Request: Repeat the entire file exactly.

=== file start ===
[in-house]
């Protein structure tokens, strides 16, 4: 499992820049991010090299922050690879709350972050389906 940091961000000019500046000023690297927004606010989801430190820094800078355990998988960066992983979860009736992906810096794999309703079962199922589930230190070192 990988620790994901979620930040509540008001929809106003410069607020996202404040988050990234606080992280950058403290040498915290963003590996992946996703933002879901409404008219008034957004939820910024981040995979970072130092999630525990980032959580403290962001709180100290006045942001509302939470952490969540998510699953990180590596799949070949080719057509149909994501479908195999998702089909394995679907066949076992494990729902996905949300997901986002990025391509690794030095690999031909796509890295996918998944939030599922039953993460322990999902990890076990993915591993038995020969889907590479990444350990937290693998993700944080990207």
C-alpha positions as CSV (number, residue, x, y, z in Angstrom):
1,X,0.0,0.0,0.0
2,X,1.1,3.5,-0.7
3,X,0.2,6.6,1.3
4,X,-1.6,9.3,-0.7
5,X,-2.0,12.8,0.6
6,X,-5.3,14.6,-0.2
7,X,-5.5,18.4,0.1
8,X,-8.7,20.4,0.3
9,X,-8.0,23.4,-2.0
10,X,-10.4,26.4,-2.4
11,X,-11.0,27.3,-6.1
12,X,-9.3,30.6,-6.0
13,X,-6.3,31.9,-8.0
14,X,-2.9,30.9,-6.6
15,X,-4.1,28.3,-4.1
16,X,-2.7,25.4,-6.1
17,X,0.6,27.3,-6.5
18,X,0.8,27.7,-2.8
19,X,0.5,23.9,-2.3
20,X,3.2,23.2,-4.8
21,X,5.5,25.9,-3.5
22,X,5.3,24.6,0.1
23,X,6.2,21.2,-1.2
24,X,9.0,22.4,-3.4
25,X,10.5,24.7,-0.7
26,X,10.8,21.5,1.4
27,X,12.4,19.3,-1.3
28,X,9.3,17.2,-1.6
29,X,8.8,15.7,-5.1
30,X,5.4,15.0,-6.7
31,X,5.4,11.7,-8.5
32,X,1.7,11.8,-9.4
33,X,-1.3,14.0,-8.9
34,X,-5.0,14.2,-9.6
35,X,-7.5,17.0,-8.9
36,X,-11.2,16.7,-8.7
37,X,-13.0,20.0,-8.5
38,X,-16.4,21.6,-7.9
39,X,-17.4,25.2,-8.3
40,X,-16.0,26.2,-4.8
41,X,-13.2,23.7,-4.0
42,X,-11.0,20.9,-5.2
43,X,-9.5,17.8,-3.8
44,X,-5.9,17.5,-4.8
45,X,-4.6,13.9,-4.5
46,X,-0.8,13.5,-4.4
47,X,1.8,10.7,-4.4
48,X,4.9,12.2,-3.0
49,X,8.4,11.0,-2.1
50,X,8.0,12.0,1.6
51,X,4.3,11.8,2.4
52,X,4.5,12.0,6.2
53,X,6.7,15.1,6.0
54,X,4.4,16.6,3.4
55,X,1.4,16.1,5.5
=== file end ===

[in-house]
């Protein structure tokens, strides 16, 4: 499992820049991010090299922050690879709350972050389906 940091961000000019500046000023690297927004606010989801430190820094800078355990998988960066992983979860009736992906810096794999309703079962199922589930230190070192 990988620790994901979620930040509540008001929809106003410069607020996202404040988050990234606080992280950058403290040498915290963003590996992946996703933002879901409404008219008034957004939820910024981040995979970072130092999630525990980032959580403290962001709180100290006045942001509302939470952490969540998510699953990180590596799949070949080719057509149909994501479908195999998702089909394995679907066949076992494990729902996905949300997901986002990025391509690794030095690999031909796509890295996918998944939030599922039953993460322990999902990890076990993915591993038995020969889907590479990444350990937290693998993700944080990207």
C-alpha positions as CSV (number, residue, x, y, z in Angstrom):
1,X,0.0,0.0,0.0
2,X,1.1,3.5,-0.7
3,X,0.2,6.6,1.3
4,X,-1.6,9.3,-0.7
5,X,-2.0,12.8,0.6
6,X,-5.3,14.6,-0.2
7,X,-5.5,18.4,0.1
8,X,-8.7,20.4,0.3
9,X,-8.0,23.4,-2.0
10,X,-10.4,26.4,-2.4
11,X,-11.0,27.3,-6.1
12,X,-9.3,30.6,-6.0
13,X,-6.3,31.9,-8.0
14,X,-2.9,30.9,-6.6
15,X,-4.1,28.3,-4.1
16,X,-2.7,25.4,-6.1
17,X,0.6,27.3,-6.5
18,X,0.8,27.7,-2.8
19,X,0.5,23.9,-2.3
20,X,3.2,23.2,-4.8
21,X,5.5,25.9,-3.5
22,X,5.3,24.6,0.1
23,X,6.2,21.2,-1.2
24,X,9.0,22.4,-3.4
25,X,10.5,24.7,-0.7
26,X,10.8,21.5,1.4
27,X,12.4,19.3,-1.3
28,X,9.3,17.2,-1.6
29,X,8.8,15.7,-5.1
30,X,5.4,15.0,-6.7
31,X,5.4,11.7,-8.5
32,X,1.7,11.8,-9.4
33,X,-1.3,14.0,-8.9
34,X,-5.0,14.2,-9.6
35,X,-7.5,17.0,-8.9
36,X,-11.2,16.7,-8.7
37,X,-13.0,20.0,-8.5
38,X,-16.4,21.6,-7.9
39,X,-17.4,25.2,-8.3
40,X,-16.0,26.2,-4.8
41,X,-13.2,23.7,-4.0
42,X,-11.0,20.9,-5.2
43,X,-9.5,17.8,-3.8
44,X,-5.9,17.5,-4.8
45,X,-4.6,13.9,-4.5
46,X,-0.8,13.5,-4.4
47,X,1.8,10.7,-4.4
48,X,4.9,12.2,-3.0
49,X,8.4,11.0,-2.1
50,X,8.0,12.0,1.6
51,X,4.3,11.8,2.4
52,X,4.5,12.0,6.2
53,X,6.7,15.1,6.0
54,X,4.4,16.6,3.4
55,X,1.4,16.1,5.5